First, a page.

Foodservice Equipment Reports
Editor's Take

Labor Crisis Solutions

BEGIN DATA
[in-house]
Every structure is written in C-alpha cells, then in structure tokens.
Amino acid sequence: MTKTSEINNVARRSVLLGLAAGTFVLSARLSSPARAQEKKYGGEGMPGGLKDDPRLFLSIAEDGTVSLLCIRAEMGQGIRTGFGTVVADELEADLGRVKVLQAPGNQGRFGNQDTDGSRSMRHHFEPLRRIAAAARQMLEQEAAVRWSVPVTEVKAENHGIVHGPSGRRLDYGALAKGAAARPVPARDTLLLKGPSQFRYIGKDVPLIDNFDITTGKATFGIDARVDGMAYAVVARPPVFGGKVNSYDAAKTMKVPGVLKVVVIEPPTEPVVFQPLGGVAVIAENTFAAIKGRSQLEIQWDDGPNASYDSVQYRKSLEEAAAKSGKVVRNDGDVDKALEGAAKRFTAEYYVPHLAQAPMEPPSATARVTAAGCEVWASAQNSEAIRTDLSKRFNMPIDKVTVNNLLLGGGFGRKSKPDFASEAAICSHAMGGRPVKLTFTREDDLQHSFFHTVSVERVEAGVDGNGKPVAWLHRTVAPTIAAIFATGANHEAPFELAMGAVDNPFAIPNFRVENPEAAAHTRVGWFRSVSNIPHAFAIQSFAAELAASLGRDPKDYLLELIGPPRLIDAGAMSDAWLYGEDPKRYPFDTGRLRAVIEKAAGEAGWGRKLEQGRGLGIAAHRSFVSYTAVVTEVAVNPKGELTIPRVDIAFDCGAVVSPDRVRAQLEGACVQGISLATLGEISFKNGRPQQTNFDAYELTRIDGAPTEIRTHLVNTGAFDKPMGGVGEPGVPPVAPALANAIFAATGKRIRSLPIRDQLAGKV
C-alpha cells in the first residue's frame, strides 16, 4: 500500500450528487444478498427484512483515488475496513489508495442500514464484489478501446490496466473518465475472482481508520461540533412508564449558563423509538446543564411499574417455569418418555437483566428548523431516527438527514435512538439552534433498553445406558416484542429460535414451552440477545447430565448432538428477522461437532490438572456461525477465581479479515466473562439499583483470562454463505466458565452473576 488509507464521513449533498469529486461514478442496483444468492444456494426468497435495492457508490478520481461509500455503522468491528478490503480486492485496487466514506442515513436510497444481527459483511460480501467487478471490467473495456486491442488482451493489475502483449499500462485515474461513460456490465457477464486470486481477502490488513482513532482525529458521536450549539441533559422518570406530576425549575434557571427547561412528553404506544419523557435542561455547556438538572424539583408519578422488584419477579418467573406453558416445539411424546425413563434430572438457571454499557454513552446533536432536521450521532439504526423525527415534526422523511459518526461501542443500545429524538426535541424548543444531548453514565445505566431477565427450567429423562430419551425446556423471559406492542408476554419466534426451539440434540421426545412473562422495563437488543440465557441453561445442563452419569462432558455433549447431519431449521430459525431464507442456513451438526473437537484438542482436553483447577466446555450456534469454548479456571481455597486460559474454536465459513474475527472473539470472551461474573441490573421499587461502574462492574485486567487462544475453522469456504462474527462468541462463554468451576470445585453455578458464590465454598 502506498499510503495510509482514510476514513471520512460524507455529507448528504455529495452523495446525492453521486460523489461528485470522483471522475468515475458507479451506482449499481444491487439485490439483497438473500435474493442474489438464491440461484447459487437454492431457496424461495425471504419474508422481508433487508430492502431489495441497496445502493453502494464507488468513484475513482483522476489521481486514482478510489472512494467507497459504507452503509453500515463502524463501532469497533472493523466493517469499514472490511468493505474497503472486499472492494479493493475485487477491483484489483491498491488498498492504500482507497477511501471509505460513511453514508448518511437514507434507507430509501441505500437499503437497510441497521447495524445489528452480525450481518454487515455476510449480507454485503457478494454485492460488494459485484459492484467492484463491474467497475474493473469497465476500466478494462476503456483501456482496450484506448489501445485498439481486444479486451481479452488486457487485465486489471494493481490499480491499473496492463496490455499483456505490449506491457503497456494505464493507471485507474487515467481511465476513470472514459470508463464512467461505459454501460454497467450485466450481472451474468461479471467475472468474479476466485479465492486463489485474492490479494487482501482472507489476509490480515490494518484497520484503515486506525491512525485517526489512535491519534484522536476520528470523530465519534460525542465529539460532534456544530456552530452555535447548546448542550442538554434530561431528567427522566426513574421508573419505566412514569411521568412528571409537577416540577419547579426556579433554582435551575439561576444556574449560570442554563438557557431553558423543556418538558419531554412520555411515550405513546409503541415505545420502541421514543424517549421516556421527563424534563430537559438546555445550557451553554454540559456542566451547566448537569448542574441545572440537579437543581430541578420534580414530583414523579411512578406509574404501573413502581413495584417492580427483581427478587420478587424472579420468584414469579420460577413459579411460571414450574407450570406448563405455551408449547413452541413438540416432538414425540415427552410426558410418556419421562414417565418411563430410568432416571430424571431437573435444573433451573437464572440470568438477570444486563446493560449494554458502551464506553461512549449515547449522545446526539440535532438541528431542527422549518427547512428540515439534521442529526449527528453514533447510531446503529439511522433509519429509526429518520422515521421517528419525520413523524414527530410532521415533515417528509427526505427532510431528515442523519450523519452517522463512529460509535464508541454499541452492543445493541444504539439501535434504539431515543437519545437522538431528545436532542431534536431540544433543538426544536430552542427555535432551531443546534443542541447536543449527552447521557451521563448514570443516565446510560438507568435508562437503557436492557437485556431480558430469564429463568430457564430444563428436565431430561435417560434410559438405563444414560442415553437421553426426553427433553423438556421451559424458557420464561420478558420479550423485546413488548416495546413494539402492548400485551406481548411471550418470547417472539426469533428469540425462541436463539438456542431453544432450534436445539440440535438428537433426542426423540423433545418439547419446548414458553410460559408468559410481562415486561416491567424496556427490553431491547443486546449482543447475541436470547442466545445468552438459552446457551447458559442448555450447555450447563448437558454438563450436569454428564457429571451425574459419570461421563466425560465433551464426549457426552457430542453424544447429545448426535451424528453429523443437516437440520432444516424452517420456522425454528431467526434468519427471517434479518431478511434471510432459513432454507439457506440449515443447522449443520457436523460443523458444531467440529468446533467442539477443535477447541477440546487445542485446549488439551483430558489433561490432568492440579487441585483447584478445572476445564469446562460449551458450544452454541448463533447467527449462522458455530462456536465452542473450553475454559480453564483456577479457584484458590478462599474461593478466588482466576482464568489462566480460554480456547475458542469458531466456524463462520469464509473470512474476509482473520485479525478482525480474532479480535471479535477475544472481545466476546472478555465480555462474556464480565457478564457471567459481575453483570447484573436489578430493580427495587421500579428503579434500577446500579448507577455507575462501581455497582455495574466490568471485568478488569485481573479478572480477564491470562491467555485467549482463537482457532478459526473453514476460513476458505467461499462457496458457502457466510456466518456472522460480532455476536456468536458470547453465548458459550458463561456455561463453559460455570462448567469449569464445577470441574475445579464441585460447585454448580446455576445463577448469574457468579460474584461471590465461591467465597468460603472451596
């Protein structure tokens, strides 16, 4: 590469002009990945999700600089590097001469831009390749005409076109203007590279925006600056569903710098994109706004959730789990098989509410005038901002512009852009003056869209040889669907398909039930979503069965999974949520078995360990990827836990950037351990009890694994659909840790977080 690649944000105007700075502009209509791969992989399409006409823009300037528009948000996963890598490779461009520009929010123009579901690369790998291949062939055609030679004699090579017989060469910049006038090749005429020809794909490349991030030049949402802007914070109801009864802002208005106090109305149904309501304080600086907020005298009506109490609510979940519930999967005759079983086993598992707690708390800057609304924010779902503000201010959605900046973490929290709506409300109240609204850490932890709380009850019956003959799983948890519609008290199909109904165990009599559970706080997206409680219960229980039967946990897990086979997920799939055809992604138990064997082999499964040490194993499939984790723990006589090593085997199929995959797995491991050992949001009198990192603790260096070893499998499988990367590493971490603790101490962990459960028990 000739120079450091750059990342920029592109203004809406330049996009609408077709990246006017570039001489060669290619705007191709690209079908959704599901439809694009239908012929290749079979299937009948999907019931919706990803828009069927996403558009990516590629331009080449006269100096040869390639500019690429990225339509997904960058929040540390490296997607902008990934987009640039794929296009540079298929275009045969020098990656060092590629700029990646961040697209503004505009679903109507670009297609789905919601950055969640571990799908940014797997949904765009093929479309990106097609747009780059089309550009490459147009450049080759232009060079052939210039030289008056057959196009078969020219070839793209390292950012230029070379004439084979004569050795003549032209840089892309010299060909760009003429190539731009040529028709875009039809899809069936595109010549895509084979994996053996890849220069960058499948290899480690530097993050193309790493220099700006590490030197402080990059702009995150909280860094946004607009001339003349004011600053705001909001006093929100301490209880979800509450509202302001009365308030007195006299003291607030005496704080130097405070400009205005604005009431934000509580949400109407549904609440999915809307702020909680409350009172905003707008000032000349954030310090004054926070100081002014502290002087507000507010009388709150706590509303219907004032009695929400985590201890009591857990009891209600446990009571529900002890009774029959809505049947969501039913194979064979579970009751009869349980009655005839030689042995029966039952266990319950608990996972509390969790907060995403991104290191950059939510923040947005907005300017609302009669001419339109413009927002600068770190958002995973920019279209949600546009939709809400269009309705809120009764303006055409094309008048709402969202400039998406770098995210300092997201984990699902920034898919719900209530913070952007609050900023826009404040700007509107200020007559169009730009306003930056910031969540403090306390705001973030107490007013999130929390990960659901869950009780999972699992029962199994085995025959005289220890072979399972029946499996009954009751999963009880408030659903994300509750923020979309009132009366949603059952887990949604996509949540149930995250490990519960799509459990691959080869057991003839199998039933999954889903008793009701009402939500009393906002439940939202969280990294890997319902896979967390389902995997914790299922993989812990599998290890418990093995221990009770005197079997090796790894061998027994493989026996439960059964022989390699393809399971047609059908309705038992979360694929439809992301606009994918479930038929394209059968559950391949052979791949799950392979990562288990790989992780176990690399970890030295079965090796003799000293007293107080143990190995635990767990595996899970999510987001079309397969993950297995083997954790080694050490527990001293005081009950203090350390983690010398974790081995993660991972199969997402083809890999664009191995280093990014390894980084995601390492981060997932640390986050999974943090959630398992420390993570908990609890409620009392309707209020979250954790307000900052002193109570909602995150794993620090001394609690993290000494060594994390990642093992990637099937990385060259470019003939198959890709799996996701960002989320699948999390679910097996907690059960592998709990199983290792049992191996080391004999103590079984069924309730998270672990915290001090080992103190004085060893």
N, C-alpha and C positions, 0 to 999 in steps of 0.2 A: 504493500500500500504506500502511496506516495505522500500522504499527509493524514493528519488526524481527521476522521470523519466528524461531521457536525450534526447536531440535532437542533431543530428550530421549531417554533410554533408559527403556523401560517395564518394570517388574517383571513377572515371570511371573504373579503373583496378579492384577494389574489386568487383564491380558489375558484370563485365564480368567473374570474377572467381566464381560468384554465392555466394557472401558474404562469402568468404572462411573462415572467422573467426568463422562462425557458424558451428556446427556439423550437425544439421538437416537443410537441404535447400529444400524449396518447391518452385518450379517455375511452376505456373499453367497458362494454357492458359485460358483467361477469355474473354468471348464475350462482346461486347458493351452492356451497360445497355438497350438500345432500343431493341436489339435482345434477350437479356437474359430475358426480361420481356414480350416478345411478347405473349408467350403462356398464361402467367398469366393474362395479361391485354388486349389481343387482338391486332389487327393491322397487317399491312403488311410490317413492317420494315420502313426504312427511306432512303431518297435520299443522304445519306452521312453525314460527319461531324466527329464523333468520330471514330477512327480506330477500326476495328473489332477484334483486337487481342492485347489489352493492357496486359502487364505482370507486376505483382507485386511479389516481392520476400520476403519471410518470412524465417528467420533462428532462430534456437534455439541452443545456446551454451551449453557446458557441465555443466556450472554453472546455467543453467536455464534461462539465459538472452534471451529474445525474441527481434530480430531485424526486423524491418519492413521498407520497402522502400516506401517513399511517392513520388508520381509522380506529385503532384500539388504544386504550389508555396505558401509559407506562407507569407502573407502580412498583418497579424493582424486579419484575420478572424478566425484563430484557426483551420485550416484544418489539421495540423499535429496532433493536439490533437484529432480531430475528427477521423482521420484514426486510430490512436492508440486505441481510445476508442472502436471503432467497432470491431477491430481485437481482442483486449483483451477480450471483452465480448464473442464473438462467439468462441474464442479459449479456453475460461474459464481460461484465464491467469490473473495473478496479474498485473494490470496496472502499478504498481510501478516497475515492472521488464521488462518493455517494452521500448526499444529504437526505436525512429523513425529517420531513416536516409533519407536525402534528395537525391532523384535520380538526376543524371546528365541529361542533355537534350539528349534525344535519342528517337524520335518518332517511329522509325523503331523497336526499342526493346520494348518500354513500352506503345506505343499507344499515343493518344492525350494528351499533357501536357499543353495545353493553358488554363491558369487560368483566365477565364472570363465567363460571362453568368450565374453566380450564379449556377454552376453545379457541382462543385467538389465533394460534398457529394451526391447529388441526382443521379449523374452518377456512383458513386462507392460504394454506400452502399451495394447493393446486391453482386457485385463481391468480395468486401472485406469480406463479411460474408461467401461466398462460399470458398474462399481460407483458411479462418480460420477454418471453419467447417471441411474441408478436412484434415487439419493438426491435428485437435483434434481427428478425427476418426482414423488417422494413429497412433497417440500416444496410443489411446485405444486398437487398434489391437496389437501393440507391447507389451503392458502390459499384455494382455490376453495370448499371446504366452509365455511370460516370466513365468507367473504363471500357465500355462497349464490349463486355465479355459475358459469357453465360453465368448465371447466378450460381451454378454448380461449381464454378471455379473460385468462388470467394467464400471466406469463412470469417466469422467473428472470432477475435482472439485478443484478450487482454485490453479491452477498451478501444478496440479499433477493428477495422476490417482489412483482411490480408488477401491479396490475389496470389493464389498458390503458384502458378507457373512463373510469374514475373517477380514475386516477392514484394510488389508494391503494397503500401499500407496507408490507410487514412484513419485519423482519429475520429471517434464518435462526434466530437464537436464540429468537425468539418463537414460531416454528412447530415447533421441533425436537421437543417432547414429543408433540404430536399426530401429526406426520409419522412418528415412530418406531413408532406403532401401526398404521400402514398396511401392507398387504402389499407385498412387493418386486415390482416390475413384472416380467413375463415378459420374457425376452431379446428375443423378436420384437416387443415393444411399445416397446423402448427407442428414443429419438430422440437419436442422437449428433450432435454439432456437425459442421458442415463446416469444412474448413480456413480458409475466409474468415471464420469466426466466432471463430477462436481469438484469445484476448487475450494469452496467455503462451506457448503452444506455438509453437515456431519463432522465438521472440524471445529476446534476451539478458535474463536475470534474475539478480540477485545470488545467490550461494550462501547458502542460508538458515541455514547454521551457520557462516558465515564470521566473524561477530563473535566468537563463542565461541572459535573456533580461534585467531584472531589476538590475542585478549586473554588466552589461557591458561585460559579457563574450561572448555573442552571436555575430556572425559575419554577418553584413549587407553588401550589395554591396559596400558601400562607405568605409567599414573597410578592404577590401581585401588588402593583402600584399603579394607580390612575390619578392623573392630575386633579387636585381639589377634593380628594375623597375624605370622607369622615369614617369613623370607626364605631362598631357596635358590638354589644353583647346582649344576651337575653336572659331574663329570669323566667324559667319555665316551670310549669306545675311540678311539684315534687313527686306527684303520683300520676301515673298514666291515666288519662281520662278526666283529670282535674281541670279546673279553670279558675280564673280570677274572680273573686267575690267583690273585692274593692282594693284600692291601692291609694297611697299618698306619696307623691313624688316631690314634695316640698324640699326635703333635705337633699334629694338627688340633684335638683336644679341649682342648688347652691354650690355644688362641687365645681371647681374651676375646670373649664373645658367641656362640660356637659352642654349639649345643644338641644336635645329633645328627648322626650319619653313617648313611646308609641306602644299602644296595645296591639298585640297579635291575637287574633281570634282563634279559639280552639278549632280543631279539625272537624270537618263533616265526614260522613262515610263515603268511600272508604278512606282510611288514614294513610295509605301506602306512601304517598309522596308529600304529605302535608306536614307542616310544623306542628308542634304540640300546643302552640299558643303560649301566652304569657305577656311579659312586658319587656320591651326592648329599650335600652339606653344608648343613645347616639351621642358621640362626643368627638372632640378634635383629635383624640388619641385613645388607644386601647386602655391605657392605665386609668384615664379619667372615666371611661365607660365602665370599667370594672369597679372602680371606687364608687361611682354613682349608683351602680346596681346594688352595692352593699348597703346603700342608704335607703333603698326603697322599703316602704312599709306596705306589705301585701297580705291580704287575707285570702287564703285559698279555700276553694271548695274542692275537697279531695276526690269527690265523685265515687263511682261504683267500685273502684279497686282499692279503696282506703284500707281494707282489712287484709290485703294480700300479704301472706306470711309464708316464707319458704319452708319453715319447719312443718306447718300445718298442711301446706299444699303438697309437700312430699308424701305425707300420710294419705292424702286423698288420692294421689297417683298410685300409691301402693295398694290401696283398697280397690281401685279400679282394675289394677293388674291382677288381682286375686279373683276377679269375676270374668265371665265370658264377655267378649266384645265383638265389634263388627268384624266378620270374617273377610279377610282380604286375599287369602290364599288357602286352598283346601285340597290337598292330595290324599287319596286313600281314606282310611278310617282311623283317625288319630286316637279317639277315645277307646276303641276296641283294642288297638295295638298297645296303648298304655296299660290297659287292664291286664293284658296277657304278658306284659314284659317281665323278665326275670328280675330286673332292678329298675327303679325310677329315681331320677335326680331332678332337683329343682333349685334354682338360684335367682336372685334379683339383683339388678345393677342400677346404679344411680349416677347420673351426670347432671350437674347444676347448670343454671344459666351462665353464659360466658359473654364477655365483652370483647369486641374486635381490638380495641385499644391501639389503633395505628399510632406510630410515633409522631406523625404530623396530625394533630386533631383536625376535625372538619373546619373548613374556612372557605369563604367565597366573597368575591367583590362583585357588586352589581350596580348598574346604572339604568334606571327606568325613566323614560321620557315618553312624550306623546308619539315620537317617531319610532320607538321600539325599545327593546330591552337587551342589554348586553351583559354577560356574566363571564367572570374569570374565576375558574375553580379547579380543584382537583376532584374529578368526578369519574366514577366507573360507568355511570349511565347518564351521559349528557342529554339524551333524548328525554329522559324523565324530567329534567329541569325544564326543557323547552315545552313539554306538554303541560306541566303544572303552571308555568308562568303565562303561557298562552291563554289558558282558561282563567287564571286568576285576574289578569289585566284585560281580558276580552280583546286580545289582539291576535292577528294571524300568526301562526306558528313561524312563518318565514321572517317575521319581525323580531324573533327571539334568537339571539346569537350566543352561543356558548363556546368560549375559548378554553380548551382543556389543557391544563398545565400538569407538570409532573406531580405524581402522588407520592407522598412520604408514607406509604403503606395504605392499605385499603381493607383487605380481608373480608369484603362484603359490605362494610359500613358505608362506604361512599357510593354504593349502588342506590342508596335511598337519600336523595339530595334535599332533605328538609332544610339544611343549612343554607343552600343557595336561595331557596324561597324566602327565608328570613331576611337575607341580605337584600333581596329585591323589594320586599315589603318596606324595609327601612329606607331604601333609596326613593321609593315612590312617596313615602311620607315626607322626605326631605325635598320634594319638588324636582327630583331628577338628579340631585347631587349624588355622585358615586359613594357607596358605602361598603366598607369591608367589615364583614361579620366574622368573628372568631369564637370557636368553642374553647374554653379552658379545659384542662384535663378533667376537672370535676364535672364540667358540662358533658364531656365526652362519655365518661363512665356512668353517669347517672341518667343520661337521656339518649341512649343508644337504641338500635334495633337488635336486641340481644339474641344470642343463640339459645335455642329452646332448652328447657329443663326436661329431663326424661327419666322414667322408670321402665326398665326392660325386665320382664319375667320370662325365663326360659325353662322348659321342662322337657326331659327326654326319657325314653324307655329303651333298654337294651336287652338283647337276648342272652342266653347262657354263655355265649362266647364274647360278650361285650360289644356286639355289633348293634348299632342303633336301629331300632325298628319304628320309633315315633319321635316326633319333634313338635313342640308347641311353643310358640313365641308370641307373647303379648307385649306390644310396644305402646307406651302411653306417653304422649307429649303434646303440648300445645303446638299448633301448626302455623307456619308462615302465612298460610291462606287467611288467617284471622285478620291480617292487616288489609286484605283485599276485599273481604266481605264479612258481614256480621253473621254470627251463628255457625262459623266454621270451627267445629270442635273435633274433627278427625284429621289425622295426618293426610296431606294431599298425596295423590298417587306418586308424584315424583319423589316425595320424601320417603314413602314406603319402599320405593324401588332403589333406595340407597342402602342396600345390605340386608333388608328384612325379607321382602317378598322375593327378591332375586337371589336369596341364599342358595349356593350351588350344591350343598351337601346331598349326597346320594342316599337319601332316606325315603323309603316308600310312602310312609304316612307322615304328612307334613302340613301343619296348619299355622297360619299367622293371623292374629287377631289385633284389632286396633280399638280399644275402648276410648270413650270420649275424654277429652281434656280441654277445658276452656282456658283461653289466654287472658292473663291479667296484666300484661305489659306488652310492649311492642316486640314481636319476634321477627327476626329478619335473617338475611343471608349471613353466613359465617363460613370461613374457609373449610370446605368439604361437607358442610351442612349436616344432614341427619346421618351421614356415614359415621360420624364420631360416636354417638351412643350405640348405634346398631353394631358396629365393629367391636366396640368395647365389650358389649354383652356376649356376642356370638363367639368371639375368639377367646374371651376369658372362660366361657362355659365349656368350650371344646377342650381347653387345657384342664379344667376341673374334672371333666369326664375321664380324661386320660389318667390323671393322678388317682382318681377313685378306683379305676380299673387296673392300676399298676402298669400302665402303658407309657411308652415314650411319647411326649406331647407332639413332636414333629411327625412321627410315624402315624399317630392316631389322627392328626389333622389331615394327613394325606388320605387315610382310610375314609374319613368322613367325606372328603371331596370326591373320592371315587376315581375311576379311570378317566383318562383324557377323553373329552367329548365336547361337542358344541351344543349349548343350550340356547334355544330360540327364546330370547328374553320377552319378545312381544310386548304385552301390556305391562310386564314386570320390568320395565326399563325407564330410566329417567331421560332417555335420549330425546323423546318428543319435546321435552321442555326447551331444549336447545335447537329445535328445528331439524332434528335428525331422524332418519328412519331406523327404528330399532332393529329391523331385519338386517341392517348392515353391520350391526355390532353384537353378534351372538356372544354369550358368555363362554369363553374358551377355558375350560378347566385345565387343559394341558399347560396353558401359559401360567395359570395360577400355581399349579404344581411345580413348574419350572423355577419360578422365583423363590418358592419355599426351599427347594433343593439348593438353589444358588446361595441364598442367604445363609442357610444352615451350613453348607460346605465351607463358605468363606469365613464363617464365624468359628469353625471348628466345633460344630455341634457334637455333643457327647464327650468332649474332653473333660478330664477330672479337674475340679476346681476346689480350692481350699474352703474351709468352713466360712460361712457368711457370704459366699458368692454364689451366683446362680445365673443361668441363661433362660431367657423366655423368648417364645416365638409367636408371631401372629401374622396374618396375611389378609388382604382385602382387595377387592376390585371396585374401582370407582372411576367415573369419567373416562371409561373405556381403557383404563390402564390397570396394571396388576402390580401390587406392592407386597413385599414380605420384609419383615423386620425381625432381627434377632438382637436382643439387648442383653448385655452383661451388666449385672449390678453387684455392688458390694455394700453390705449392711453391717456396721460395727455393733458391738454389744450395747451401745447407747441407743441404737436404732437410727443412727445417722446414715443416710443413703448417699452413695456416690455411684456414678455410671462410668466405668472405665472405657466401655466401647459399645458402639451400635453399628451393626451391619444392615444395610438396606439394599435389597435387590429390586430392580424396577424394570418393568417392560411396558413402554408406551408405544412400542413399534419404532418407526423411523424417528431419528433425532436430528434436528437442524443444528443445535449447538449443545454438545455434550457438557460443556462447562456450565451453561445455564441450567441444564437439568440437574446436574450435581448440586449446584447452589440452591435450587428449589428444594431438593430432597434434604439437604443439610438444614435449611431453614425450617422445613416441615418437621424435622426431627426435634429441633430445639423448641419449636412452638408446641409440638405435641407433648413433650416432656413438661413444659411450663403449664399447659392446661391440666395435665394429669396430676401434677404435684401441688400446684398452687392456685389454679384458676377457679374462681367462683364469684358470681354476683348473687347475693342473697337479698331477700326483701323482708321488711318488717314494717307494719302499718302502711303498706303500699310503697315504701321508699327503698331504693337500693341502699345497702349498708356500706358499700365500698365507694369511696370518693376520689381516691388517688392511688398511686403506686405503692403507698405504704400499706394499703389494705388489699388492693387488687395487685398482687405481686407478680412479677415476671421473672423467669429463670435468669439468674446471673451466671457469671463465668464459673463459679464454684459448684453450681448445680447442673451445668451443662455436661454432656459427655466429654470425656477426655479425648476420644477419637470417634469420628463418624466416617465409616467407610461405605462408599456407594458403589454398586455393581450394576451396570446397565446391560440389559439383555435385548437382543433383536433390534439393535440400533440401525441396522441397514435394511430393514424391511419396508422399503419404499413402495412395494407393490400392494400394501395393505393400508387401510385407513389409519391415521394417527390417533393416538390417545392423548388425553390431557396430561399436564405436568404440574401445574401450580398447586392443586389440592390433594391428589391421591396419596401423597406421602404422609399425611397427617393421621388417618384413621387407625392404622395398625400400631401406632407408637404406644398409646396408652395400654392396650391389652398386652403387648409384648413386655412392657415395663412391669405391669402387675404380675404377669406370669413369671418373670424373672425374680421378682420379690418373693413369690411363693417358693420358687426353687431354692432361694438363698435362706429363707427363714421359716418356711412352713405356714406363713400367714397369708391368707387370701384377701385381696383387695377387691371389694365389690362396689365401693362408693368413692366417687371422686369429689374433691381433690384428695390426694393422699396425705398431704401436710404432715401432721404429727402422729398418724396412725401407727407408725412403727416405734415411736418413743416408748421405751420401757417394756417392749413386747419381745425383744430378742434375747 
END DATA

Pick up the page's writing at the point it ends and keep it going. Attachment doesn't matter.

We’ve been seeing a lot of news stories about the labor crisis in the foodservice industry and it seems there’s a perfect storm of factors making it hard to find skilled (and even unskilled) labor. In March the Bureau of Labor Statistics reported that the overall nonfarm unemployment rate was 4.1%, where it’s been for the past six months. More than 29 states pay over the minimum wage, with $9 to $12 an hour the more typical average and up to $15 in big urban areas. Chef owners advertising for line cooks and other kitchen positions might receive 8 or 10 resumes when they used to get 30 or 40. The current administration’s anti-immigration rhetoric has made all immigrants uneasy and it’s had an effect shrinking the pool of traditional, valuable back-of-house staff. In another trend, workers are changing their approach to jobs. HotSchedules, the popular scheduling software company, blogs about the rise of the “gig” economy and its impact on the restaurant labor outlook. The gig economy comprises all the temporary jobs—project IT work, freelancing, on-demand services from Uber to Lyft and others—that are episodic, flexible, employee-driven and often pay decently. According to Intuit, part-time gig work now accounts for 34% of the American workforce, and it’s expected to grow to 43% by the year 2020. Gig jobs even have their own boards on job hunting sites. If an employee can patch together two or three gig jobs, why commit to long shifts in your kitchens? One Austin, Texas, food truck owner has found his solution by paying $12 to start, splitting 100% of tips among the shift workers and only requiring 25 hours a week, leaving employees another 15 for gig work without exceeding 40 hours of work a week (hello personal life). While he doesn’t address the best practices for recruiting and retaining employees in his article (starting on p. 56), Sr. Contributing Editor Mike Sherer does gather labor crisis solutions in the form of better operations, production procedures and equipment choices that will help your operations do more with fewer people. Ironically, Sr. Contributing Editor Janice Cha’s unit design has another solution: Briggo is a fully robotic coffee house concept. Aside from requiring a single employee to refill beans and dairy products and emptying trash every other day, this unit can sell up to 800 cups of coffee a day—24 hours a day, 365 days a year. Be sure to check it out.

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